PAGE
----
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Dublin: 11 °C Friday 6 December, 2019
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Dublin people are being asked to test water quality across the city using free kits

Free testing kits will be sent to people who want to check the quality as part of a European-wide survey.

River Liffey.
River Liffey.
Image: RollingNews.ie

PEOPLE IN DUBLIN are being encouraged to test water samples in rivers, canals, lakes and streams across the county as part of a European event later this month. 

Free water testing kits will be posted to people who register for the first Dublin WaterBlitz taking place from 20 to 23 September. 

This is a water monitoring survey taking place in different parts of Europe. The Dublin City University Water Institute is partnering with Earthwatch for the event. 

To test the water, people can use any vessel such as a bucket or a plastic bottle. They are advised to tie a string around the container, throw it into the body of water they are testing and take out when full.

A plastic device is then used to squeeze out a small portion of this water. 

When this has been filled, people can shake the tube which should change the colour of the water. A colour guide will be included in the kit to indicate the nitrate and phosphate levels of the sample.

These results are then logged onto the Freshwater Watch app. Director of the DCU Water Institute Fiona Regan advised logging these results from the location you are testing.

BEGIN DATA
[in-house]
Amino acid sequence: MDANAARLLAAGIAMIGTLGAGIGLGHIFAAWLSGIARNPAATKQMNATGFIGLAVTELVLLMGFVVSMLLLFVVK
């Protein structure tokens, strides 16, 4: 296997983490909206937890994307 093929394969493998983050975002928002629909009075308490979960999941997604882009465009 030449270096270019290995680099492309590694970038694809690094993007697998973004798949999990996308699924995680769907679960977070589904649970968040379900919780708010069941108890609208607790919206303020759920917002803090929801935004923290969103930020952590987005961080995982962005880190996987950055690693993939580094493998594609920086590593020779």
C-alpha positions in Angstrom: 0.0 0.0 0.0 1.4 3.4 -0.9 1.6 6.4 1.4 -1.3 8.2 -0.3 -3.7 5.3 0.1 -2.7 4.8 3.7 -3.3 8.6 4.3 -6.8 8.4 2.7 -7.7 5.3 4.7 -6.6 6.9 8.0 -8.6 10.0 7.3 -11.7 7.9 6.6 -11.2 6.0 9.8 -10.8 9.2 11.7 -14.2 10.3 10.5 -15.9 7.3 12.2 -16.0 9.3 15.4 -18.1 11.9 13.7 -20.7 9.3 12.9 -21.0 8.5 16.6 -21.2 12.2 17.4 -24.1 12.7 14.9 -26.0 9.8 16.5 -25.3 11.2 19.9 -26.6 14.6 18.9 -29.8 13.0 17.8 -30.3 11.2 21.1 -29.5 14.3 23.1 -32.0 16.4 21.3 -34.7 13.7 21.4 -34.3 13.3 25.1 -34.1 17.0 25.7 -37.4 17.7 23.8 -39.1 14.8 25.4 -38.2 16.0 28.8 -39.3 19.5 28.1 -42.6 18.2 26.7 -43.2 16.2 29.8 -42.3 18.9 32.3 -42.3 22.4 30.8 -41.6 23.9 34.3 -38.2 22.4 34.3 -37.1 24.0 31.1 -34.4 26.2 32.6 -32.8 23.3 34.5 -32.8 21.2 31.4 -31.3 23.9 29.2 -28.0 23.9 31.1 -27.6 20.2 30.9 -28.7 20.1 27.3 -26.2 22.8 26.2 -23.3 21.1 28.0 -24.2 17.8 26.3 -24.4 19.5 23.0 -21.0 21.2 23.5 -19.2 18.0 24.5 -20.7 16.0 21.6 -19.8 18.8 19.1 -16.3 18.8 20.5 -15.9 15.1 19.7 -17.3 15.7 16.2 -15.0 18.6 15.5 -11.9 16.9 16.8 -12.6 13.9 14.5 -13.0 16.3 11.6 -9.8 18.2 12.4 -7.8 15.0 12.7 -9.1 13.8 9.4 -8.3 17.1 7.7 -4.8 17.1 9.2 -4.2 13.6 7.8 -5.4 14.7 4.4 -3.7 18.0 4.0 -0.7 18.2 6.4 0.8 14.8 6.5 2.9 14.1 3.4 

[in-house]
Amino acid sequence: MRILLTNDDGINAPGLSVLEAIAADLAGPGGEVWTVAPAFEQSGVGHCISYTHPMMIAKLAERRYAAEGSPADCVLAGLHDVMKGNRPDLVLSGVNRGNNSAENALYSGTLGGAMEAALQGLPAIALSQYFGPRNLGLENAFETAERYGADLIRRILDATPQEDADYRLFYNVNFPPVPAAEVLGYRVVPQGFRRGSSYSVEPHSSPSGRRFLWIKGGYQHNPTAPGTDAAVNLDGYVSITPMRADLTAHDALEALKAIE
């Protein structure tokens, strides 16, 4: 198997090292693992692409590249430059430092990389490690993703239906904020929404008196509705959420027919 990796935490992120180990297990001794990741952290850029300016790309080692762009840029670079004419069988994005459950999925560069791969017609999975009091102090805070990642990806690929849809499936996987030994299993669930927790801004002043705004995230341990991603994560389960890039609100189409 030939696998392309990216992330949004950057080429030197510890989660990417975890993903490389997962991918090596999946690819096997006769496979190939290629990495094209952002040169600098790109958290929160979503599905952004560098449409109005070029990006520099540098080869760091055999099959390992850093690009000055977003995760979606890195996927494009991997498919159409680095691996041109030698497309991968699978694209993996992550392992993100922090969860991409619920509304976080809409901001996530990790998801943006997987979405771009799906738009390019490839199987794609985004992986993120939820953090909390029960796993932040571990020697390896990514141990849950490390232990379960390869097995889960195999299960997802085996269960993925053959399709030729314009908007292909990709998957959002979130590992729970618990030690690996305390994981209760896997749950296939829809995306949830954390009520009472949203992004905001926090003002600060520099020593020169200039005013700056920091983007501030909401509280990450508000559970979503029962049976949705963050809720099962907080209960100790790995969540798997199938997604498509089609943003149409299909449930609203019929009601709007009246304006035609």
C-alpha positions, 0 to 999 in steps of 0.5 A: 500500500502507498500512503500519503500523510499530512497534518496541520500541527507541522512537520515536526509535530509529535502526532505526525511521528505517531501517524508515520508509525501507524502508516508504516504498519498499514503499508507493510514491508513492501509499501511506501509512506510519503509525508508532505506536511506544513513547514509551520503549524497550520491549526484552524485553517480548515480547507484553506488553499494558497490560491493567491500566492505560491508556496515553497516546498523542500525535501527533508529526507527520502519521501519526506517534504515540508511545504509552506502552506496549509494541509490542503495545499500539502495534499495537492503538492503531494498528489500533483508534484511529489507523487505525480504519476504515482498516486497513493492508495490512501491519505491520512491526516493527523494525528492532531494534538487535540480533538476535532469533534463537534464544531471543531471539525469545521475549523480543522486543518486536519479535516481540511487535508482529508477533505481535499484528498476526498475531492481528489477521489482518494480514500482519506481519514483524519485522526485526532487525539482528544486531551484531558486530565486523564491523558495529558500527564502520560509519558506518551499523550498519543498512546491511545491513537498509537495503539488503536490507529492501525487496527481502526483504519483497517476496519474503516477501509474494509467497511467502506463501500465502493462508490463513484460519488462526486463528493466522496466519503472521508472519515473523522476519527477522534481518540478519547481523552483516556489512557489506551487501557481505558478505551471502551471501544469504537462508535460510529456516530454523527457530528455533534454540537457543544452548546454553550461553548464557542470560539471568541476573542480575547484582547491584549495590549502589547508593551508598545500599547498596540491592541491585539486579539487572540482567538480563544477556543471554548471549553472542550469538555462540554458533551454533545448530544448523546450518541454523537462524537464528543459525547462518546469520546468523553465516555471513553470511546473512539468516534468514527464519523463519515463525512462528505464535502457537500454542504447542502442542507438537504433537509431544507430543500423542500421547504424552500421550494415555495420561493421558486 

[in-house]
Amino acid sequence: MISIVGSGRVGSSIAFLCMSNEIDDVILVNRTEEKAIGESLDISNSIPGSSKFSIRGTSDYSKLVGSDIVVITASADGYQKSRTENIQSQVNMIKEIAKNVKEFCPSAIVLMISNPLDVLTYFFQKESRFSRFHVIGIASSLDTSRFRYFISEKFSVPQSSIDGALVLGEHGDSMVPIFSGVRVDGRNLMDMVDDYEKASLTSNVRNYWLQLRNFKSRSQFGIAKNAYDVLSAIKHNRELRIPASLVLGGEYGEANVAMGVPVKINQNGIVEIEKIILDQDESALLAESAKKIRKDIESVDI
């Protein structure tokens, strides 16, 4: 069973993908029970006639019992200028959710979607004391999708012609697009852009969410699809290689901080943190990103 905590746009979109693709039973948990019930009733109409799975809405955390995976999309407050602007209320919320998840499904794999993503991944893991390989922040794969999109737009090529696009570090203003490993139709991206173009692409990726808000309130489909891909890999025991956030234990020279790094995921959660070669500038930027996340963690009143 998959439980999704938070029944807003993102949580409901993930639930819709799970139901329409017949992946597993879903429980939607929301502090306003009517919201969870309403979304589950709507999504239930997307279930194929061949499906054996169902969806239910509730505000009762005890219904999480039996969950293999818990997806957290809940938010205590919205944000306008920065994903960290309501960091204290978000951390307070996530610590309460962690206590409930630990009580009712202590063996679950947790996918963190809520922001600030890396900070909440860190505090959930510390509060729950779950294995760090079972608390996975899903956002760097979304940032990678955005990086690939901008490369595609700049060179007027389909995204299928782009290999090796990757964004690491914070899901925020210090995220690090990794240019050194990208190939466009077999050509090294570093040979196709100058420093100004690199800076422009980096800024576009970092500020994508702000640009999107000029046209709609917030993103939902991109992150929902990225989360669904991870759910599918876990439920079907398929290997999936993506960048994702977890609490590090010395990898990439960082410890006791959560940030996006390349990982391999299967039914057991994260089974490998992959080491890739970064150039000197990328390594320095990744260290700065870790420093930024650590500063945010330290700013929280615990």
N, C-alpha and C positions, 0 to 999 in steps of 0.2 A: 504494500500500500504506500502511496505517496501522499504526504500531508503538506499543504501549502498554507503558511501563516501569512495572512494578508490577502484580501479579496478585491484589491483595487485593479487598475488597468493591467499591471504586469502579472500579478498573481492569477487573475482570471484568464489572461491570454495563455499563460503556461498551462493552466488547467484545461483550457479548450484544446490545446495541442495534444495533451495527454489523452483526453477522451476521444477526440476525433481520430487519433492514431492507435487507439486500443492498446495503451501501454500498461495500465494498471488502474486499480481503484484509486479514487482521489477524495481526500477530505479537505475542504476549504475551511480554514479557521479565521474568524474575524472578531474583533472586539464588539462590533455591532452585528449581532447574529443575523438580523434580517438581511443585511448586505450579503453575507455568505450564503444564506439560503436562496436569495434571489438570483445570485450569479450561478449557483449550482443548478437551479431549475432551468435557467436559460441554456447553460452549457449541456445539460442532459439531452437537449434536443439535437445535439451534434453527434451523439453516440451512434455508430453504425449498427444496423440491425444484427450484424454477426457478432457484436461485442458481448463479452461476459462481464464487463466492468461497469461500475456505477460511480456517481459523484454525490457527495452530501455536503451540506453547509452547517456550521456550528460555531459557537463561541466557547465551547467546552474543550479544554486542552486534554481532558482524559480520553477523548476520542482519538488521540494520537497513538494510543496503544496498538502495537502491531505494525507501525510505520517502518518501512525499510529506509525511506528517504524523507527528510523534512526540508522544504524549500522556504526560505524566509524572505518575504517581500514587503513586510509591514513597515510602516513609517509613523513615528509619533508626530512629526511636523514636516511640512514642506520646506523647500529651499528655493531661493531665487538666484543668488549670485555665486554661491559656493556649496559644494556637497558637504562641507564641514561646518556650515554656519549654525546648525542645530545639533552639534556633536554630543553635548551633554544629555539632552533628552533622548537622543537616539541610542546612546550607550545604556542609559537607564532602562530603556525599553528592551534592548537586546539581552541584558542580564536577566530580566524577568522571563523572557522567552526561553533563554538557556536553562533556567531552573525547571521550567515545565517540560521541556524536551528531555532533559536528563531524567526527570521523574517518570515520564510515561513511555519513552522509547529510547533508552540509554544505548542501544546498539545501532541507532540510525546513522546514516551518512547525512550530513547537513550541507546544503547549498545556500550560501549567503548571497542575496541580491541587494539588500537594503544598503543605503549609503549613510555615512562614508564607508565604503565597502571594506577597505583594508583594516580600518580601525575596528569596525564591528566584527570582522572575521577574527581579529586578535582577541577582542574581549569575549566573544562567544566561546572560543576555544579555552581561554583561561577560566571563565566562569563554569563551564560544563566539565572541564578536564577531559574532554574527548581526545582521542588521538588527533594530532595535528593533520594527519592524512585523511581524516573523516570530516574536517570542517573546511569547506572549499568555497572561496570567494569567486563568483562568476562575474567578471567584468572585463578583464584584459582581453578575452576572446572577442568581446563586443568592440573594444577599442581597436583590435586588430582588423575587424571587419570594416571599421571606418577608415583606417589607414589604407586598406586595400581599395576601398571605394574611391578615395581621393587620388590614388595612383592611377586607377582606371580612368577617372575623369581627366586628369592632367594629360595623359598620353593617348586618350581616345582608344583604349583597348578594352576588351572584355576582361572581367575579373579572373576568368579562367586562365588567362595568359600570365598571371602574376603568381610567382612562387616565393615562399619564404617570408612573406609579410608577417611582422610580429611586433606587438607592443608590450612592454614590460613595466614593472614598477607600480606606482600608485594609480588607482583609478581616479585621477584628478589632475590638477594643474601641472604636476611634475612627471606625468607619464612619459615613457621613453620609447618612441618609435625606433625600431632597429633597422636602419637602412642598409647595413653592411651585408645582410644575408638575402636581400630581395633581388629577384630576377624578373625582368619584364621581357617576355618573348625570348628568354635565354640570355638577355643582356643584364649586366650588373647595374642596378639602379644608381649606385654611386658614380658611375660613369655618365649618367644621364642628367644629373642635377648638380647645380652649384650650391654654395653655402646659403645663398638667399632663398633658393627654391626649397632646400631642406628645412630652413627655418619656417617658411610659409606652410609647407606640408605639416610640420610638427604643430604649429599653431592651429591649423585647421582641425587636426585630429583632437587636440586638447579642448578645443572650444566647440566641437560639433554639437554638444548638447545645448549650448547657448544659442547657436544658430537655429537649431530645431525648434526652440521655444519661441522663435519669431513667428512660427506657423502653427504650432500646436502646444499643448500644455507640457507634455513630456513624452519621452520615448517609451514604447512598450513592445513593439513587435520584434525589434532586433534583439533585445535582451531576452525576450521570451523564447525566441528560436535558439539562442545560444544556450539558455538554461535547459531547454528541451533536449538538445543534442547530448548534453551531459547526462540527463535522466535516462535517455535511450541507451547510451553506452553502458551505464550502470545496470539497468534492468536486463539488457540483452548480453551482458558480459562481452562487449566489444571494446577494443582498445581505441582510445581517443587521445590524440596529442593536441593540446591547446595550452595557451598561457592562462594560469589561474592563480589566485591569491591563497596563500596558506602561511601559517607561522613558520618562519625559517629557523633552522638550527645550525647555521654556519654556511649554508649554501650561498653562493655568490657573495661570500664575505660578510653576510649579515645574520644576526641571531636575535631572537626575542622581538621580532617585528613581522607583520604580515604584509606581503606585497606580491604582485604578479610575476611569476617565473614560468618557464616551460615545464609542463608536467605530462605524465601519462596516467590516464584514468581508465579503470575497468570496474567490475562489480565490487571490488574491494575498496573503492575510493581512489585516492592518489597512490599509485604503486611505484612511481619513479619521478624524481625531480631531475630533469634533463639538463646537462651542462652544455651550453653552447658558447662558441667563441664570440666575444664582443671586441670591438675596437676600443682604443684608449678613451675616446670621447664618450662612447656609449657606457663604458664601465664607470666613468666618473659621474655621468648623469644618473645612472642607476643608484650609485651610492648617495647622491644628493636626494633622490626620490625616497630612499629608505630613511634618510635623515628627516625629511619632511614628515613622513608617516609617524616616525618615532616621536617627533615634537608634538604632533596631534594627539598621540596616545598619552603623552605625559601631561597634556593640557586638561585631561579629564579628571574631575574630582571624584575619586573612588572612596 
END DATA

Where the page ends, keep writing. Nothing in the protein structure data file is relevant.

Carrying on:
Each kit can be used to test one water sample. Two kits will be sent to all those who register before the deadline on 15 September. The test should only take a few minutes to complete. 

The initiative was launched in DCU yesterday by Met Éireann Head of Forecasting Evelyn Cusack and Head of Climatology and Observations Seamus Walsh.

“We’re fortunate here in Ireland that we have an abundance of rainfall and clean fresh water, and we want to keep it that way,” said Cusack at the launch. “Everyone has a responsibility to ensure our water remains clean and healthy.”

DCU Water Institute is a research and education initiative working across different faculties in the university. 

WaterBlitz is taking place this Autumn across different areas including the UK, Luxembourg and Paris. A report will be compiled from the collected data to give a picture of waterways across different parts of Europe. 

The survey aims to directly compare water quality data collected at the same time in different areas across Europe. This is the first event of its type in Dublin. 

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